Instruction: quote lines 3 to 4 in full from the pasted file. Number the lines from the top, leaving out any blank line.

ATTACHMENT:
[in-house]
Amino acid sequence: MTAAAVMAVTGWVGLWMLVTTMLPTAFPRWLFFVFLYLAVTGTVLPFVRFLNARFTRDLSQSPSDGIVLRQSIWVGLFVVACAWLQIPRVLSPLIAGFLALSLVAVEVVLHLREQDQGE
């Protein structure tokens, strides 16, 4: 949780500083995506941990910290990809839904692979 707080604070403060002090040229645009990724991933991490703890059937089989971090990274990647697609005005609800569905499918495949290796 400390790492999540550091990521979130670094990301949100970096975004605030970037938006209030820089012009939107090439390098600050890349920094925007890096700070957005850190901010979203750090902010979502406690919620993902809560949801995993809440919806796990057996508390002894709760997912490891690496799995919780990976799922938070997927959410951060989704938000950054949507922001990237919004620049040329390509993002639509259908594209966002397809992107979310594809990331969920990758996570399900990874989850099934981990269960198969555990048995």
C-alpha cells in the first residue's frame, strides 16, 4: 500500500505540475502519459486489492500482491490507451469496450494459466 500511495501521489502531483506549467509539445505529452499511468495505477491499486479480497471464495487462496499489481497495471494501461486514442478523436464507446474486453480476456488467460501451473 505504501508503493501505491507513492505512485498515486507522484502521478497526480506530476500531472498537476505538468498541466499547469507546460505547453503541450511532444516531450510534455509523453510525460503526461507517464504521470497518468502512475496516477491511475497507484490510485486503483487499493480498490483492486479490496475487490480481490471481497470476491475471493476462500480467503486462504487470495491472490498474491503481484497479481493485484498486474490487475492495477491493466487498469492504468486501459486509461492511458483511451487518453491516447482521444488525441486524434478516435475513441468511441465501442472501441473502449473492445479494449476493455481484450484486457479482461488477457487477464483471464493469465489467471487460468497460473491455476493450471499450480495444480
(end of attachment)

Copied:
């Protein structure tokens, strides 16, 4: 949780500083995506941990910290990809839904692979 707080604070403060002090040229645009990724991933991490703890059937089989971090990274990647697609005005609800569905499918495949290796 400390790492999540550091990521979130670094990301949100970096975004605030970037938006209030820089012009939107090439390098600050890349920094925007890096700070957005850190901010979203750090902010979502406690919620993902809560949801995993809440919806796990057996508390002894709760997912490891690496799995919780990976799922938070997927959410951060989704938000950054949507922001990237919004620049040329390509993002639509259908594209966002397809992107979310594809990331969920990758996570399900990874989850099934981990269960198969555990048995």
C-alpha cells in the first residue's frame, strides 16, 4: 500500500505540475502519459486489492500482491490507451469496450494459466 500511495501521489502531483506549467509539445505529452499511468495505477491499486479480497471464495487462496499489481497495471494501461486514442478523436464507446474486453480476456488467460501451473 505504501508503493501505491507513492505512485498515486507522484502521478497526480506530476500531472498537476505538468498541466499547469507546460505547453503541450511532444516531450510534455509523453510525460503526461507517464504521470497518468502512475496516477491511475497507484490510485486503483487499493480498490483492486479490496475487490480481490471481497470476491475471493476462500480467503486462504487470495491472490498474491503481484497479481493485484498486474490487475492495477491493466487498469492504468486501459486509461492511458483511451487518453491516447482521444488525441486524434478516435475513441468511441465501442472501441473502449473492445479494449476493455481484450484486457479482461488477457487477464483471464493469465489467471487460468497460473491455476493450471499450480495444480